Notice, how stress manifests in your body and in your mind and intervene early with your chosen technique. Effective stress management isn’t just about avoiding breakdowns. It’s about creating a life that feels more manageable, more enjoyable, and overall healthy. By adopting these strategies, you can turn stress from a threat into a manageable aspect of life, enhancing both your mental and your physical health in the process.

Now, Habit number 7 is eat just enough, not too much. This is one of the simplest, yet most profound changes we can make for our health, and it’s learning to eat just enough, not too much. This habit involves tuning into our body’s natural hunger and fullness cues instead of eating out of habit or emotional need. It’s about developing a new relationship with food, one that respects our body’s needs rather than conditioned habits.

From birth, mammals naturally eat when hungry and stop when they’re satisfied. However, many of us have unlearned this instinct. In our culture, it is so common to continue eating, until we are uncomfortably full. Often, well past the point of simple satisfaction.

But the truth is, you don’t need to fill up to the brim with every single meal. It’s healthier to stop eating when you feel just satisfied enough, knowing that you can eat again when your hunger returns. And typically, that’s in about three to four hours.

So, this approach to eating helps to regulate your calorie intake without the need for strict diets or calorie counting. It’s more about listening to your body and responding appropriately. Eating just enough at each meal should leave you satisfied. A state where you could eat a little bit more, but don’t have to.

This habit not only aids in weight management, but also improves your digestion and overall energy levels. I want to share a story about my client Renee, who illustrates the power of this habit. Renee came to me during menopause, a time when many women struggle with weight management.

She loved food. And particularly, she loved raw cookie dough, especially when she was making cookies for her grandkids. And she really wasn’t willing to give up her favorite treats. Instead, we focused on eating just enough.

And by paying close attention to her hunger signals, Renee learned to recognize when she was truly hungry and when she was actually satisfied. She began to serve herself smaller portions and found that she didn’t need as much food as she had previously thought.

Over time, this simple change had a huge impact. Renee lost weight naturally, even while navigating hormonal changes of menopause and continuing to enjoy cookie dough. Her success wasn’t about cutting out foods that she loved, it was about adjusting how much she ate based on her body’s actual needs.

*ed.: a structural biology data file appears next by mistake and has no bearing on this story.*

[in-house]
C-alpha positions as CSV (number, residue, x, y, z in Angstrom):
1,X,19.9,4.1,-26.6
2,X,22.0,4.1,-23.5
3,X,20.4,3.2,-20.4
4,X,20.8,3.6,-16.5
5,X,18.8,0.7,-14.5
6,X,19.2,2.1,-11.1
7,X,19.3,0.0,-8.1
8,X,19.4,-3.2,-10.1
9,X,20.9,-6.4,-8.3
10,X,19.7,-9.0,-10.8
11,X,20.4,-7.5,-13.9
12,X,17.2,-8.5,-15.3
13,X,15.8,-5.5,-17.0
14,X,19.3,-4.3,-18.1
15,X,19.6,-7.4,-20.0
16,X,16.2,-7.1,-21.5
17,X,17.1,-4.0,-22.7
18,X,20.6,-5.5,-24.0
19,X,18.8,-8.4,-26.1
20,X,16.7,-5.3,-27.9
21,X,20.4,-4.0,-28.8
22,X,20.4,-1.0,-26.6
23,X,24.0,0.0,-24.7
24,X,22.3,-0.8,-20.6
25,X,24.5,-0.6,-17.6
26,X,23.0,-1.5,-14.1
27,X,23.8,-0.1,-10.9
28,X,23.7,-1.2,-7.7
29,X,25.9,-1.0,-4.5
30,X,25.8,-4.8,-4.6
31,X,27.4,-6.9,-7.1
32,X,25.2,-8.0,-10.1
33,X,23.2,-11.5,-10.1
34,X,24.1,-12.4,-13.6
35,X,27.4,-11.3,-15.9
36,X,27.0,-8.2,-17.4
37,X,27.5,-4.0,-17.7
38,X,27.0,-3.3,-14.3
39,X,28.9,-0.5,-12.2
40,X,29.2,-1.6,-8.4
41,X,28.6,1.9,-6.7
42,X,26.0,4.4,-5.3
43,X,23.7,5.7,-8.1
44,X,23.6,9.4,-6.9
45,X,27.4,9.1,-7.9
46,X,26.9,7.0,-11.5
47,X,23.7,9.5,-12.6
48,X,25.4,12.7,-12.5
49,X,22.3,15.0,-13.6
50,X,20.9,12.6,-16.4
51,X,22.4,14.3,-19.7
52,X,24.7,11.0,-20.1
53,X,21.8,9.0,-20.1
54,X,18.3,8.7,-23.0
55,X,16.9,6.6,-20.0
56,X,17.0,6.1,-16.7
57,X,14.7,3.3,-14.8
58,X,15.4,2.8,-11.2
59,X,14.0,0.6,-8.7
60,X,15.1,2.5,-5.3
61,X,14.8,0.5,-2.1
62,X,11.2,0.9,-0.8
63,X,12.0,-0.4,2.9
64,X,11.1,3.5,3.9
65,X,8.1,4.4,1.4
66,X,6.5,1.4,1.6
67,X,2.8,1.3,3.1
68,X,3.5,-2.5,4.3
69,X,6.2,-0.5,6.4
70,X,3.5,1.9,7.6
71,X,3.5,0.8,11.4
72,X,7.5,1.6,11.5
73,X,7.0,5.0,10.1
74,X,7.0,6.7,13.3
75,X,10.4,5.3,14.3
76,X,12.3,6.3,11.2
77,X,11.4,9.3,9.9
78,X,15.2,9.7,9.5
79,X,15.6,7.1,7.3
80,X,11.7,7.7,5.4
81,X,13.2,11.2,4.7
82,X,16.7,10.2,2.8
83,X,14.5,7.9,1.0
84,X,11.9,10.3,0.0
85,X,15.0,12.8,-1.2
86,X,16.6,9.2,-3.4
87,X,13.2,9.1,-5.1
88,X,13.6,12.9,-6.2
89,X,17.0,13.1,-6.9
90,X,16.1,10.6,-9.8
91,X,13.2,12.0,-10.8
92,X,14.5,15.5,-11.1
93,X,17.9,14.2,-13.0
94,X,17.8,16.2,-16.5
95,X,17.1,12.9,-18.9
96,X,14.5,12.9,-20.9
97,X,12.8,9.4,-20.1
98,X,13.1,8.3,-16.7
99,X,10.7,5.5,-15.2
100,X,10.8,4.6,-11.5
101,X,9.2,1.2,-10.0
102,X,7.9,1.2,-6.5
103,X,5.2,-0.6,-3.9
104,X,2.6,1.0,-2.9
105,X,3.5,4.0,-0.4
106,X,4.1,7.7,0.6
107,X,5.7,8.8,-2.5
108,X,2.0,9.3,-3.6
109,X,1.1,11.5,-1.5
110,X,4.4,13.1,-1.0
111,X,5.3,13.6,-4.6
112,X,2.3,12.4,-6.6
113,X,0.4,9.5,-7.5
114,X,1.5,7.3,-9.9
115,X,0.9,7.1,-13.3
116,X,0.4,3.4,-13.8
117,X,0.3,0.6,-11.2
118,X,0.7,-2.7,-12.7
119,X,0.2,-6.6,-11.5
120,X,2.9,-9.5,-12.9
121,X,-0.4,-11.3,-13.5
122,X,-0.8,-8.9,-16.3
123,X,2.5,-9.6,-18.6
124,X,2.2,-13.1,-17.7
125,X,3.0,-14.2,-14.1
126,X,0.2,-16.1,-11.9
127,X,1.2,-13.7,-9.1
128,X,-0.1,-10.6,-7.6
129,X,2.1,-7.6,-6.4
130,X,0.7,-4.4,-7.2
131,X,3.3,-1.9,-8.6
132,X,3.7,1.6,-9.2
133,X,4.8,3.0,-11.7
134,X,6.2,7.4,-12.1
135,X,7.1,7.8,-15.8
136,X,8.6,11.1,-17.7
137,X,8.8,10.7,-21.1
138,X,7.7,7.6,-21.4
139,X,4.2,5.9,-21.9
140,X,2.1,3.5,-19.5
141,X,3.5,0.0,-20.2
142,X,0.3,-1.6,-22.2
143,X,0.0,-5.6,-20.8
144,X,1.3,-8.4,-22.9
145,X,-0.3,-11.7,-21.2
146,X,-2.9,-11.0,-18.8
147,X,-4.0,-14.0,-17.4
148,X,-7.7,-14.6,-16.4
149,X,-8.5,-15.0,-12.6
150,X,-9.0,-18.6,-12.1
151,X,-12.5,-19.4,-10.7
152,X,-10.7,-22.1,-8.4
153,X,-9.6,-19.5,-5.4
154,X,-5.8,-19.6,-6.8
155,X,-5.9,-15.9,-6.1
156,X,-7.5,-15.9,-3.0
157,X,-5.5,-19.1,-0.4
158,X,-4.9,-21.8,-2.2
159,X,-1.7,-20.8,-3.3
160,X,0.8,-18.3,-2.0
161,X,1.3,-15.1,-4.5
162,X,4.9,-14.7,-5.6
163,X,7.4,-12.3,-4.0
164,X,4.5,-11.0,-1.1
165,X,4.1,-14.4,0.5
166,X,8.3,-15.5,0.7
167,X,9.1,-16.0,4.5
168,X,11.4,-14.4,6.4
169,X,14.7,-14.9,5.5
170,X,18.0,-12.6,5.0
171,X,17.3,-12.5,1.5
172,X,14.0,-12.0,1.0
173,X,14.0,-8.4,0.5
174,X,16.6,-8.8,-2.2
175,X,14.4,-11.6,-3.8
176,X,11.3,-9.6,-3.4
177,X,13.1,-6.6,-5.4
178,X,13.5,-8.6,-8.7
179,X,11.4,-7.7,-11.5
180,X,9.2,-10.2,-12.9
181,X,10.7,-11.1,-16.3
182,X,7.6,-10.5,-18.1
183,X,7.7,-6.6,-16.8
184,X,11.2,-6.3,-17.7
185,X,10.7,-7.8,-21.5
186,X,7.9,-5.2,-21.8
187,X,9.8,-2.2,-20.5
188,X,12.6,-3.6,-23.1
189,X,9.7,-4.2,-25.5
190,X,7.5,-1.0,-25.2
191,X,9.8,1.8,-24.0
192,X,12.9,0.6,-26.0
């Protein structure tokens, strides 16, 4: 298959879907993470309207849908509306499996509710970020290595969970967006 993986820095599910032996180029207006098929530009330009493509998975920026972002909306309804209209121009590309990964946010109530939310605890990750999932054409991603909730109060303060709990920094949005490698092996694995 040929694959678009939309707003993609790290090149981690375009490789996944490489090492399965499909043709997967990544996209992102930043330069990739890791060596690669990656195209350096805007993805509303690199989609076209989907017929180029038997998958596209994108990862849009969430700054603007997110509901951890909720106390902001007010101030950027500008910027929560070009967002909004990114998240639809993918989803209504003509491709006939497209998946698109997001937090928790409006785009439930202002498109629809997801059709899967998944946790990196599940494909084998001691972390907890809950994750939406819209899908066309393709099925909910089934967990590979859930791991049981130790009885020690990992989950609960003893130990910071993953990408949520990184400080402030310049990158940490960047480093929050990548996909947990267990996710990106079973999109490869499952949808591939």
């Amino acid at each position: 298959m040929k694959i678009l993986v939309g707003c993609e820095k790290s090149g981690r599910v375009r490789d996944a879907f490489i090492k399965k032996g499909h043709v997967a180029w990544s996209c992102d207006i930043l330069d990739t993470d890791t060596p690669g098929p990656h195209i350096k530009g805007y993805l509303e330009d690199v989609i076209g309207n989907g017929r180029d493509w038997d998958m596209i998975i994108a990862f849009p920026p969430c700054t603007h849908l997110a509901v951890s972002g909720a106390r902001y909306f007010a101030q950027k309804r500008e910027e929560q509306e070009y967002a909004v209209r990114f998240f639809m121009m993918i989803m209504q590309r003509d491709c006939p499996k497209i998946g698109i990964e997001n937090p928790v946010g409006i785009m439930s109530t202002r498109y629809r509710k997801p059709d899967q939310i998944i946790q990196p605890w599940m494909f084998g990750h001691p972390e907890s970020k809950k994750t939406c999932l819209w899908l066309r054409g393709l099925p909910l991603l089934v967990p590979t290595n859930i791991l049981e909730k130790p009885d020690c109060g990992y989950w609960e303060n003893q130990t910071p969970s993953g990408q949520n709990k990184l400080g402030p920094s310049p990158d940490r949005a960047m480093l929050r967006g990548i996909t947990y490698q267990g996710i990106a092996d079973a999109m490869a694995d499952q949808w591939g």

So, here’s a tip for you. Try using smaller plates at meals with portion control. This can visually cue you to serve less while still feeling like you have a full plate. Also, make it a habit to pause halfway through your meal to check in with your hunger levels. Ask yourself, am I still hungry? Or am I just eating because there’s food on my plate?

Adopting the habit of eating just enough and not too much can transform your relationship with food. It turns eating into a mindful practice, one where you are fully in tune with your body’s needs.

This not only helps with weight management, but it also enhances your appreciation for the food that you’re eating and the pleasure of eating. By learning to listen to your body and eating in a way that truly satisfies your hunger, you empower yourself to maintain a healthy weight and a happier relationship with food.

Our final habit is Habit number 8, limit treats. In our journey to improve our health and lose weight, understanding how to balance treats with overall health goals is crucial. Treats. What are they? They are those delicious things like sweets, chips, alcohol, or fried foods. They are not just indulgences. They are also part of our social and emotional lives.

Food is meant to be fun. It’s meant to be enjoyable, and it’s meant to be a shared experience. It’s not just fuel for our bodies. The key here is to enjoy them in moderation, not eliminate them until we’ve gotten to our goal.

In a culture that often preaches extreme dieting, it’s important to recognize that depriving ourselves completely often leads to binging later on. This is one of the reasons why 97% of people who diet and end up reaching their goal, end up regaining the weight that they lose.

Learning to incorporate treats wisely into your diet on the way to your goal is essential for long term success and enjoyment of your health journey. The guideline I use with my clients is to aim for 10 to 20% of your daily calories to come from treats. This guideline helps you to enjoy foods that you love without overindulging.

By setting a limit, you create a framework within which you can enjoy treats without feeling guilty or derailing your progress. So, my client, Stephanie, for example, she came to me feeling frustrated by previous diets that had restricted her so much that she ended up in a cycle of Yoyo dieting. She loved her sweets and didn’t want to give them up entirely.

So, together, we worked on finding a balance. Stephanie learned to enjoy her favorite treats in moderation, fitting them into her diet for the day. This approach removed the taboo around the treats, which psychologically made them less of a binge risk. Her transformation was remarkable. Not only did she lose over 30 pounds, a significant amount considering that she really didn’t have that much to lose in the first place, but she also maintained her weight loss.

When her partner questioned her about eating certain foods, her response was, I can eat whatever the heck I want. Actually, she didn’t say, heck. She wasn’t being defiant. She was being empowered. Through the guidelines, she knew her limits and how to enjoy her treats without compromising her goals.